Two-thirds of the Earth’s surface is covered by ocean and yet we treat it like an afterthought, standing by as global warming, acidification, over-fishing, and pollution push it towards disaster. That’s the driving motivation behind Spanish surf wear company, TWOTHIRDS.
Founded in San Sebastián in 2009 before relocating to the Mediterranean in 2012, Barcelona-based TWOTHIRDS aims to protect the world’s oceans through raised awareness and greater sustainability. TWOTHIRDS wants us to realize how important the sea is to our lives, and then demonstrate a way forward for keeping it safe.
To founder Lutz Schwenke, it just seemed obvious for a company that promotes the use of the ocean to also promote its stewardship. Not just through empty branding, either, but through serious action.
A sustainable product lifecycle is the goal of everything TWOTHIRDS sells. The company's product line is split into two categories, representing two different forms of sustainability.
The first, TWOTHIRDS ORGANIC, is made from 100% organic and materials and is completely biodegradable. When your shirt or chinos have outworn their useful life, they can be tossed into the compost pile as easily as an apple—no need to worry about pieces of plastic buttons or thread one day ending up on a beach or floating in the middle of the ocean.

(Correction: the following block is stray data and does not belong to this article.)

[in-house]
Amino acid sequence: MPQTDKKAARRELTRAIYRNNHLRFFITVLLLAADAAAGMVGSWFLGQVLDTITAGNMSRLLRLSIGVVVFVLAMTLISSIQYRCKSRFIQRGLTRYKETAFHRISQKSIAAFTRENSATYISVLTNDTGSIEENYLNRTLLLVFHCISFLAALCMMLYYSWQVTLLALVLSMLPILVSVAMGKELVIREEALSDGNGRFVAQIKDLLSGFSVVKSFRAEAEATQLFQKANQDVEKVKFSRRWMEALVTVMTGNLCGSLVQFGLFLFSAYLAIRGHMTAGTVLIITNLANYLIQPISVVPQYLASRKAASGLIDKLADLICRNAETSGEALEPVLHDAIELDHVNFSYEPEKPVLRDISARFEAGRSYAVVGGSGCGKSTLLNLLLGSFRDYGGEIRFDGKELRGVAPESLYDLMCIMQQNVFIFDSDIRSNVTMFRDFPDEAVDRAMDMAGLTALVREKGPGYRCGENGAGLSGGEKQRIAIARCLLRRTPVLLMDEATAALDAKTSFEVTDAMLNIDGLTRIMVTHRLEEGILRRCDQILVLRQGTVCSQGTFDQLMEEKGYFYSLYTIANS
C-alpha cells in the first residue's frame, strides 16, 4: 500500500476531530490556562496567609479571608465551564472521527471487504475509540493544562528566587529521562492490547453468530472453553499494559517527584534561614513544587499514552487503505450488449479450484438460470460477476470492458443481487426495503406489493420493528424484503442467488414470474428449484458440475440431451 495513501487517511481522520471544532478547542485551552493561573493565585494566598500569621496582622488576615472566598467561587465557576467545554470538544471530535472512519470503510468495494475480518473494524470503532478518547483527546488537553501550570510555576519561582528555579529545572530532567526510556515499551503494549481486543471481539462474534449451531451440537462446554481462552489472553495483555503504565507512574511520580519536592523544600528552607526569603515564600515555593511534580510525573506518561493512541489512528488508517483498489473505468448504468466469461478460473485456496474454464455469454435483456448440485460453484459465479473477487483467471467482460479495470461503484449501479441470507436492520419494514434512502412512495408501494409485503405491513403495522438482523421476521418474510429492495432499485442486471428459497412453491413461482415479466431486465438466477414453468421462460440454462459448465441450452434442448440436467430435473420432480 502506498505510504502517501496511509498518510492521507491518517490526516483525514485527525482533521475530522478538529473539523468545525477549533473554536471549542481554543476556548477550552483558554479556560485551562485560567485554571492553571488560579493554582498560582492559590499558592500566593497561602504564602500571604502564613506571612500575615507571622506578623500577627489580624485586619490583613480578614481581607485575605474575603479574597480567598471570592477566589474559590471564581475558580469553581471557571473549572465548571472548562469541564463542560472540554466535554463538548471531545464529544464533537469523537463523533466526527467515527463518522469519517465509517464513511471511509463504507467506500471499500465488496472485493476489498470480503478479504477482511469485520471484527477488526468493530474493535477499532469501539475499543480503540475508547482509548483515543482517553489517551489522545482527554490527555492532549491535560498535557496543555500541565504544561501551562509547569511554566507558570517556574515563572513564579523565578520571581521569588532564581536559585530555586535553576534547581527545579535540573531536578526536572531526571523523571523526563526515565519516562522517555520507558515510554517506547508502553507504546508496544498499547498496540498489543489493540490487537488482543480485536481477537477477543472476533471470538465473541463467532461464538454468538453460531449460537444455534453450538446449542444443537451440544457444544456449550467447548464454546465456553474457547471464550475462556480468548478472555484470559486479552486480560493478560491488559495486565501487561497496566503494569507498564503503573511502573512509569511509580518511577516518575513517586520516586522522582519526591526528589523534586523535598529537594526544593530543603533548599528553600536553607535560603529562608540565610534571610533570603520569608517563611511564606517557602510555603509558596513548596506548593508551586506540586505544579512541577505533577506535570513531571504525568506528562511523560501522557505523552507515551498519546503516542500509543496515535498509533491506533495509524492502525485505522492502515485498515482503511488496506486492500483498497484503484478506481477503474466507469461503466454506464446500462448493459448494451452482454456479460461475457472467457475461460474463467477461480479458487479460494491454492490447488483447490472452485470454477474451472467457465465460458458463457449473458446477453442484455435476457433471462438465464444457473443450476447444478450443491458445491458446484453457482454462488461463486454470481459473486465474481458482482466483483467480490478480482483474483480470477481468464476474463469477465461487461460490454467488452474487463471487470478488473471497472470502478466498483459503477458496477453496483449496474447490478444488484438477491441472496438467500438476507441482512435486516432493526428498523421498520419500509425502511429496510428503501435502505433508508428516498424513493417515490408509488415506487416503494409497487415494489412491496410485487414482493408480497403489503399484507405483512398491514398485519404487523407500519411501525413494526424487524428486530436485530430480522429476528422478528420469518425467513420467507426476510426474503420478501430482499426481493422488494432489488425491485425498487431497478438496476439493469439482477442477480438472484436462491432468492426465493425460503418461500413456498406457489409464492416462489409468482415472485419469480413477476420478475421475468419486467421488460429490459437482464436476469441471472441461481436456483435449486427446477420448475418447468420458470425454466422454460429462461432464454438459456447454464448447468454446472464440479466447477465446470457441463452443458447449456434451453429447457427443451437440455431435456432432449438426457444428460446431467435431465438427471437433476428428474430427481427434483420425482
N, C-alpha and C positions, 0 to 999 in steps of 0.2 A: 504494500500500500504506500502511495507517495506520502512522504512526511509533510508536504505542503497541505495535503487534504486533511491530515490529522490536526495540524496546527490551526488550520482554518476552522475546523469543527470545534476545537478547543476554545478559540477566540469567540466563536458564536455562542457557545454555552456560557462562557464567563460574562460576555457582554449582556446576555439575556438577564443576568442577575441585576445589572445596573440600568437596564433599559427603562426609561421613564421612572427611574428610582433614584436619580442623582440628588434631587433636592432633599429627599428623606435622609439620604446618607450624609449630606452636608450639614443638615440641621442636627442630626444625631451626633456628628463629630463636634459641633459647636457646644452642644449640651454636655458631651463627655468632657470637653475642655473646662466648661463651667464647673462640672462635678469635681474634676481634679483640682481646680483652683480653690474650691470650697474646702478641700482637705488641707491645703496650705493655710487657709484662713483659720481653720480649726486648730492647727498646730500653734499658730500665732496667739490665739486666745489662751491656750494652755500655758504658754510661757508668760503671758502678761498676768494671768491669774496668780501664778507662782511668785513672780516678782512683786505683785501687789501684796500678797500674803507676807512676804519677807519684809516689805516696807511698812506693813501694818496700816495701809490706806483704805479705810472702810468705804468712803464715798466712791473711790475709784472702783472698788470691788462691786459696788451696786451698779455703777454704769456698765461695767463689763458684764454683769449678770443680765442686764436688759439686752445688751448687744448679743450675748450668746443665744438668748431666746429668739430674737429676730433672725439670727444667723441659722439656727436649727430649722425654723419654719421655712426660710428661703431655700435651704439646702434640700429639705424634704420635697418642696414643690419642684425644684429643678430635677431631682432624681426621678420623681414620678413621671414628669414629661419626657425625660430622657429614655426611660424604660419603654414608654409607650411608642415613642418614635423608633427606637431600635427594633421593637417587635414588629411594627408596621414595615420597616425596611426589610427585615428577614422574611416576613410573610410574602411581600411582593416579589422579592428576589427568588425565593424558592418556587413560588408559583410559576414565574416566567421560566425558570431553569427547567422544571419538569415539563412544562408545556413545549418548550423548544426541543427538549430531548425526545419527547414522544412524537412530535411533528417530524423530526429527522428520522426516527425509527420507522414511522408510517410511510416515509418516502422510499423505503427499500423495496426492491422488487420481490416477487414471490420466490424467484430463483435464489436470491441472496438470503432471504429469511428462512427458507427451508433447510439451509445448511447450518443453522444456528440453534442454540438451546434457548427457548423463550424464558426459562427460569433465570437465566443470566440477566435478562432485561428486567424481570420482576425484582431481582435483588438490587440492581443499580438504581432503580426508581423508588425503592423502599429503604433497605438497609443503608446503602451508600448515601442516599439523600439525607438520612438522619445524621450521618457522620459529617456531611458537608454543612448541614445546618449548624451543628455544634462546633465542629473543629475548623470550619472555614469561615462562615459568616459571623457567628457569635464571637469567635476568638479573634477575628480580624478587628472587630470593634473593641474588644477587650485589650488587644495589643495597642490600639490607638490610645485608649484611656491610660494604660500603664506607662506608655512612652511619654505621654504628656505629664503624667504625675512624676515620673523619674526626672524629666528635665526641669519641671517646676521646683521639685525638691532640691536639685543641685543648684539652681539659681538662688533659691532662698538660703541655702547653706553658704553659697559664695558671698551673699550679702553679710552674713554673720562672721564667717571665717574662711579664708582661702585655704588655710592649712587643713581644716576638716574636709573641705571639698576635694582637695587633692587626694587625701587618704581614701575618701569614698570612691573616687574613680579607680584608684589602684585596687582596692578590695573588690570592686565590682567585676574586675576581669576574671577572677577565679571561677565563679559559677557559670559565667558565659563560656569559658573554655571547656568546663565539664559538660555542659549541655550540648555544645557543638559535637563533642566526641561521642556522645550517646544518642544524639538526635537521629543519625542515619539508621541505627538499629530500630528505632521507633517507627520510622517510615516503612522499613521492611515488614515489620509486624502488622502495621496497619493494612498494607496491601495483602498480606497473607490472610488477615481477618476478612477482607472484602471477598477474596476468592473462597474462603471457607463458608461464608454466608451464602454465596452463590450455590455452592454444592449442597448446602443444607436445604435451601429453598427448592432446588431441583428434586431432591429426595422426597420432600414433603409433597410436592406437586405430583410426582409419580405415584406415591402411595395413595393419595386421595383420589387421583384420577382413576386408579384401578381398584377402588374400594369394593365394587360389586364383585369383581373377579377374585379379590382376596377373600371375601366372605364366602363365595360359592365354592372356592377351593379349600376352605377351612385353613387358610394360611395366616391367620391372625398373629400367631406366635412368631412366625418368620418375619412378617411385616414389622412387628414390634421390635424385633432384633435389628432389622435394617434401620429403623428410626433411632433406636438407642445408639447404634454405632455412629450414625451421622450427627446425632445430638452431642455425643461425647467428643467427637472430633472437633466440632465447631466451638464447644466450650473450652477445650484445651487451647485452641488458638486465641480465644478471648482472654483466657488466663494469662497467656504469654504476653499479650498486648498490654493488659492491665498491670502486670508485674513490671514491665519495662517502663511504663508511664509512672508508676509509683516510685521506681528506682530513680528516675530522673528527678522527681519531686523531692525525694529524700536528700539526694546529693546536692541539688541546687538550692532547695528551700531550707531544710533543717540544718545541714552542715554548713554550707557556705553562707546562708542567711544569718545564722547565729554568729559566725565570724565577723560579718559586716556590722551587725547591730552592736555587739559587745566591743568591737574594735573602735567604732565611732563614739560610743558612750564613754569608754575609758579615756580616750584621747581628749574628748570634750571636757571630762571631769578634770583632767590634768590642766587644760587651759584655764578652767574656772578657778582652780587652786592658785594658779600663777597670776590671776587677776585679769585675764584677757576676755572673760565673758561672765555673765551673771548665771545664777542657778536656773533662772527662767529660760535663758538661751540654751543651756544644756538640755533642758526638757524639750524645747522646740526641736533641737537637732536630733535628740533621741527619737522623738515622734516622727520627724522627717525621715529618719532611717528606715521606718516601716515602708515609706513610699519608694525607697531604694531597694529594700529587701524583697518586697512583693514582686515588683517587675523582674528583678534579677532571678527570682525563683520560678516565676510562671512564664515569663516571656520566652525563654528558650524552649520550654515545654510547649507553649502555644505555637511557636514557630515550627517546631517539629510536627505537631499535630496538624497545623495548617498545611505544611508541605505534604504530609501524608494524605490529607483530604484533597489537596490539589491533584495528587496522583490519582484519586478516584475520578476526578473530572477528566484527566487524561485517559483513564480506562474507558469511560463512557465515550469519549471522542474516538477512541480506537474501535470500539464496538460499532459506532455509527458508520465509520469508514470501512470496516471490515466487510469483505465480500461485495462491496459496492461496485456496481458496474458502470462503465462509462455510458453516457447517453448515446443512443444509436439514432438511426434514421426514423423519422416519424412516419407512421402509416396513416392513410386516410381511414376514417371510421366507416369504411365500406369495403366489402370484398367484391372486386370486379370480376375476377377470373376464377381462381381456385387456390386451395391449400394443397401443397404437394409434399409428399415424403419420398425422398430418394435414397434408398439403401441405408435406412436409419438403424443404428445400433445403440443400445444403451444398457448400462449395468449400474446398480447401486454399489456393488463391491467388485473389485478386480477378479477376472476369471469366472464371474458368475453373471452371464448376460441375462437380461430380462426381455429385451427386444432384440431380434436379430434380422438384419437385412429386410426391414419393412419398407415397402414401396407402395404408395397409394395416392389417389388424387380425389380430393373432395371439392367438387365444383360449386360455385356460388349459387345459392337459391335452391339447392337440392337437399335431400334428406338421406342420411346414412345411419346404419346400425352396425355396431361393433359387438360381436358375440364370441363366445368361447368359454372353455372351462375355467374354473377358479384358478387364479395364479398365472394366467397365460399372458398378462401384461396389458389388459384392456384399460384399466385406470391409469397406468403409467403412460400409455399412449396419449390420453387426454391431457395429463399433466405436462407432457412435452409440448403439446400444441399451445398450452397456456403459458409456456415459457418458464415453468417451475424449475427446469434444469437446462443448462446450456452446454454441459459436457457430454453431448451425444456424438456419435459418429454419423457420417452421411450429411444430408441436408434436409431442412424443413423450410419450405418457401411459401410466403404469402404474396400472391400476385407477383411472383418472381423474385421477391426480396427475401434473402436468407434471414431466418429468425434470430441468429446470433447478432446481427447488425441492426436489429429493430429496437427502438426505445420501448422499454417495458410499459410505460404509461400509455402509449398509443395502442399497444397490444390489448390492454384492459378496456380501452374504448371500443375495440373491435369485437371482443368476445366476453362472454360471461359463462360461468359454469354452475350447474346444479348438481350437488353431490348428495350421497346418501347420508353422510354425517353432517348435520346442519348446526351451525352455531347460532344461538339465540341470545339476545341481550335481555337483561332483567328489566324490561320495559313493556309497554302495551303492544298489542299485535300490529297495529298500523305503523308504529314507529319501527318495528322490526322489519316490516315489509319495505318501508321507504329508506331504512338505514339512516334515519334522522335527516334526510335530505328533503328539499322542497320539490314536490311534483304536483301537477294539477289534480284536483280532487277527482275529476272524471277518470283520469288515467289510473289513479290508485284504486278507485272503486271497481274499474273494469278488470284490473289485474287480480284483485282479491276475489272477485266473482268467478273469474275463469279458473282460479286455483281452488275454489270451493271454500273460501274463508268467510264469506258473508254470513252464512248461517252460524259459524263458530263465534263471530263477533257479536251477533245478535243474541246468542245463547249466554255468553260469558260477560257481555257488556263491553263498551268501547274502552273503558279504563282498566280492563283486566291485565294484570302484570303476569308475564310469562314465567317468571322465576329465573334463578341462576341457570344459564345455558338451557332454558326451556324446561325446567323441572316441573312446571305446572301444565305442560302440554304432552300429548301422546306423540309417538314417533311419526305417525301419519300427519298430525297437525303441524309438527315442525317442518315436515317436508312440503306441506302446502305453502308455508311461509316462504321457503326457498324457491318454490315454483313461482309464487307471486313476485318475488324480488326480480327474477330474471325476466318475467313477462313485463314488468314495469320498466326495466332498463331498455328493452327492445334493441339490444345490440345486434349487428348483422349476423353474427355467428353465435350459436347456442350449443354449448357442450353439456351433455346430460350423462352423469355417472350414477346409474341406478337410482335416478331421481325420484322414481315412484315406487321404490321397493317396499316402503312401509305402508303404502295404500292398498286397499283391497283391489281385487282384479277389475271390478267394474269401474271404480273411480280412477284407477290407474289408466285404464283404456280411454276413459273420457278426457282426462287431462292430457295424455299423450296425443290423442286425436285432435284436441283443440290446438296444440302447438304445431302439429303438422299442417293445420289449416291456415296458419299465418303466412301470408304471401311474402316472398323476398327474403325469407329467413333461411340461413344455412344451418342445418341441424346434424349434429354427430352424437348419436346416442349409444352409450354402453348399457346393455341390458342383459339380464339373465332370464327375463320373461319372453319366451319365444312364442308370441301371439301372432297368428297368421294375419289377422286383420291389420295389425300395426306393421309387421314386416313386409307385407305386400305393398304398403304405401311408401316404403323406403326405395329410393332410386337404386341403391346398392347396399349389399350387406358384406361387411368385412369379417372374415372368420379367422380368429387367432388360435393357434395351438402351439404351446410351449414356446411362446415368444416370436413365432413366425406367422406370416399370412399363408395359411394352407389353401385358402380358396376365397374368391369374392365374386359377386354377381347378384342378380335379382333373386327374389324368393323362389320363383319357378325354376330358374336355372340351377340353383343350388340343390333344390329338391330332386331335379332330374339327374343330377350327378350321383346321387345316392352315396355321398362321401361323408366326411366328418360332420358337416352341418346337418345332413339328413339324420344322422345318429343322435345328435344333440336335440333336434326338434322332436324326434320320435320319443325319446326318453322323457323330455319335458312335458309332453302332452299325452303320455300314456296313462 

The second product line is TWOTHIRDS RECYCLED, designed to find new life for the plastic waste that already threatens our waterways. By using recycled polyester in the production of most or all of the garment, TWOTHIRDS saves waste like plastic water bottles from ending up in the ocean, and ensures the garment can be recycled again and again in the future.
By making sustainability the primary focus of everything they sell, TWOTHIRDS shows it's more than just a brand strategy for them. They are wholly dedicated to using business as a source of good for the oceans and our planet—and doing it with style.
Of course it doesn't come without sacrifices. TWOTHIRDS is more expensive than most surf brands, and they face challenges in sourcing materials that meet their requirements, but the difficulties are worth it if they can serve as a model for others. If one company can do it, what's stopping others from committing themselves to a future that's waste-free?
From nature and back to nature while causing as little harm as possible—nothing could make more sense.
Photos via TWOTHIRDS